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Effects of Cerebrospinal Fluid Loss and Epidural Blood Patch on Cerebral Blood Flow in Swine
  1. André P. Boezaart, M.D., Ph.D.
  1. From the Department of Anesthesiology, University of Stellenbosch, Western Cape, South Africa.
  1. Reprint requests: André P. Boezaart, M.D., Ph.D., Department of Anesthesia, The University of Iowa, 200 Hawkins Dr, 6JCP, Iowa City, IA 52242-1079. E-mail: andre-boezaart{at}uiowa.edu

Abstract

Background and Objectives The purpose of this study was to test the hypothesis that loss of cerebrospinal fluid (CSF) causes cerebral vasodilatation, which is reversible with peridural injection of autologous blood.

Methods Ten pigs were anesthetized with an infusion of propofol and remifentanil and mechanically ventilated to normocapnia with air and oxygen (60%). Cisternal puncture was performed and increments of 1 mL of cerebrospinal fluid were aspirated. After each milliliter was removed, hemodynamic and respiratory variables and cerebral blood flow (CBF) were measured, the latter with a transdural laser Doppler flowmeter (BLF 21; Transonic Systems Inc, Ithaca, NY) through a cranial burr hole. After 9 mL of CSF had been removed, 10 mL autologous blood was injected into the lumbar epidural space, and the CBF and other variables were measured immediately and 5 minutes thereafter. Ten milliliters of autologous blood was then injected subdurally and the measurements repeated. Data were analyzed for significant differences from the baseline and previous values by repeated analysis of variance.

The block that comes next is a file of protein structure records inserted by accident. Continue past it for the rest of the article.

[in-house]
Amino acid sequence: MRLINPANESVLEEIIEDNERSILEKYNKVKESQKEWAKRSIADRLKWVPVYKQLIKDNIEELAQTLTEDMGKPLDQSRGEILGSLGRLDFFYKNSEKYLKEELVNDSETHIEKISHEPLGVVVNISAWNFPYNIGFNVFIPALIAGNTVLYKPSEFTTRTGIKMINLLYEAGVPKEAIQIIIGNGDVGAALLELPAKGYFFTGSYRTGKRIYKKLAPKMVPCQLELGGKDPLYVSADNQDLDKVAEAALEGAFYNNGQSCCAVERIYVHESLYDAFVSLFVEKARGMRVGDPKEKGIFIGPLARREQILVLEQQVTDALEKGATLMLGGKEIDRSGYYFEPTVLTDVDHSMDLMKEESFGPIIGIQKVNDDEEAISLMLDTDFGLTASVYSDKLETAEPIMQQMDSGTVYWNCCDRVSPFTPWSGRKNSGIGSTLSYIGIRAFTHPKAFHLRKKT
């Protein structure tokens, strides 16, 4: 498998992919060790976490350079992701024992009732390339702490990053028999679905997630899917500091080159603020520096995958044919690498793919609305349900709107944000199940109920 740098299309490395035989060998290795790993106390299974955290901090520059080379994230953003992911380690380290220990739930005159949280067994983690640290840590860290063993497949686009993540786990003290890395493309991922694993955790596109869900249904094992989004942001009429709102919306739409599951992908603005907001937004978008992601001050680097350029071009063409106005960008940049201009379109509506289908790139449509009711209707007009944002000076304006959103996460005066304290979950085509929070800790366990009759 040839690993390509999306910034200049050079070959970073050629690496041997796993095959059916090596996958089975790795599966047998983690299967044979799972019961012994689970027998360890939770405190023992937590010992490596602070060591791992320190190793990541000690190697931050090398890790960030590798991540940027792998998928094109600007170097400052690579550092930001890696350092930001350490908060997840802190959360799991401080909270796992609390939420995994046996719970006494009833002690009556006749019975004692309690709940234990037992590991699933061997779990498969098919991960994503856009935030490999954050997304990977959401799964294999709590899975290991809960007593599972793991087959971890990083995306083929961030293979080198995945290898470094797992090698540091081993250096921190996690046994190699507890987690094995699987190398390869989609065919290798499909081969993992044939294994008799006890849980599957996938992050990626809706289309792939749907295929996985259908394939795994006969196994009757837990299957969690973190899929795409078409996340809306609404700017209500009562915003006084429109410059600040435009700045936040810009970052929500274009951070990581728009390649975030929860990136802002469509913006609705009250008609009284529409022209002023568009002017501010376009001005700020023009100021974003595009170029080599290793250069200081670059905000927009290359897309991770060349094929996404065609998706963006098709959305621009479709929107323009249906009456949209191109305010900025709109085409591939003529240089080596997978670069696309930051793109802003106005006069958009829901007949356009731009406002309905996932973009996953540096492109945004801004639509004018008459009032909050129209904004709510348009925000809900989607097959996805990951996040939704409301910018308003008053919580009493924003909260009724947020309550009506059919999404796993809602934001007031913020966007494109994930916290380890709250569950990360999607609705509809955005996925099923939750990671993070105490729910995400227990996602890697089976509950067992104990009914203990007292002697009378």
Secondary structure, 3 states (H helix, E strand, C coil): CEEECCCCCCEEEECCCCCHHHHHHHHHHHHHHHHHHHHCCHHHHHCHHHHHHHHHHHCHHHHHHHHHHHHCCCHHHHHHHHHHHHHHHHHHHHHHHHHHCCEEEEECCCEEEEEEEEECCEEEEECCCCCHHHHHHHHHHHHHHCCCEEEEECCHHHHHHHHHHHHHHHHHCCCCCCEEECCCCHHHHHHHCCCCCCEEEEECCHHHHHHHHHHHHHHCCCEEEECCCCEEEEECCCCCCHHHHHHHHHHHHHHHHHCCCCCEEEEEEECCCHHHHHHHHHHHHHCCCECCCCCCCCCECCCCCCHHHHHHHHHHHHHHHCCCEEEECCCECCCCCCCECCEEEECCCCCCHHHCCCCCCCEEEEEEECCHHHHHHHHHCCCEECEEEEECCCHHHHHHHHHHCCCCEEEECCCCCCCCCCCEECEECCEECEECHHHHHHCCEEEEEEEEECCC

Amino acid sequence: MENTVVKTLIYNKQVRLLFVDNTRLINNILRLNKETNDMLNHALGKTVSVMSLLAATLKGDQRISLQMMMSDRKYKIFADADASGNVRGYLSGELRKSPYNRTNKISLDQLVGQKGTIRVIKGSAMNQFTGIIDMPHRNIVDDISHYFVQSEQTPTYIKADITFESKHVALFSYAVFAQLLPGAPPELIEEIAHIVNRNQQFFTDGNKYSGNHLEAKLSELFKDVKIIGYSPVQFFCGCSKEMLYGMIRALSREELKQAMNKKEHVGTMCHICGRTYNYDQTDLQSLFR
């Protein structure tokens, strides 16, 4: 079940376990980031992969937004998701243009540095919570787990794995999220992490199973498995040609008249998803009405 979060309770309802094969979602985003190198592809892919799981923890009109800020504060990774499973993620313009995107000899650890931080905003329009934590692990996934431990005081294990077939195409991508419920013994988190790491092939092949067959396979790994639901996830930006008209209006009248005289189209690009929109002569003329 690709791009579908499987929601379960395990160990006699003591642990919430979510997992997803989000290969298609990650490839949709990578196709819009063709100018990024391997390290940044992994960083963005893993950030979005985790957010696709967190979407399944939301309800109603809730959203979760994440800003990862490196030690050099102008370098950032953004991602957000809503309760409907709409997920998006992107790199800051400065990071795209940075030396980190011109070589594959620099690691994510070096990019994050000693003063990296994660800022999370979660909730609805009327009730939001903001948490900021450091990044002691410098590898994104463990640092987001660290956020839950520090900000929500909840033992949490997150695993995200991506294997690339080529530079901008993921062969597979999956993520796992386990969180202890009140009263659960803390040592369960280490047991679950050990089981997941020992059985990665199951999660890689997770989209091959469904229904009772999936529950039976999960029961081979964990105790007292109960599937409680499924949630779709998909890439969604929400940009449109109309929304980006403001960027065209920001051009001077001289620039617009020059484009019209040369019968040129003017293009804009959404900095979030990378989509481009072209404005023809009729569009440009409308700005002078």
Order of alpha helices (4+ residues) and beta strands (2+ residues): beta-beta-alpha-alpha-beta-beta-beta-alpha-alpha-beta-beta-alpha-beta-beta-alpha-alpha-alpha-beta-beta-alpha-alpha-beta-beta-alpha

Results CBF increased from 44.7 ± 7.97 tissue perfusion units (TPU) (mean ± SEM) at baseline to 75.3 ± 13.53 TPU after removal of the first 7 mL of CSF (P < .0001). Following injection of 10 mL of blood into the epidural space, CBF immediately decreased to 47.6 ± 9.18 TPU. After subdural injection of blood, the CBF decreased further to 20 ± 3.77 TPU.

Conclusions The increase in CBF probably represents cerebral vasodilatation. The immediate return of CBF to baseline values after epidural injections of blood, and to lower values after subdural injections of blood, was probably due to vasoconstriction. The data suggest that postdural puncture headache, and its successful treatment with epidural blood patch, can probably be ascribed to cerebrovascular dynamics.

  • Postdural puncture headache
  • Epidural blood patch
  • Cerebral blood flow

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Footnotes

  • Supported by a grant from the Harry Crossly Foundation of the University of Stellenbosch.

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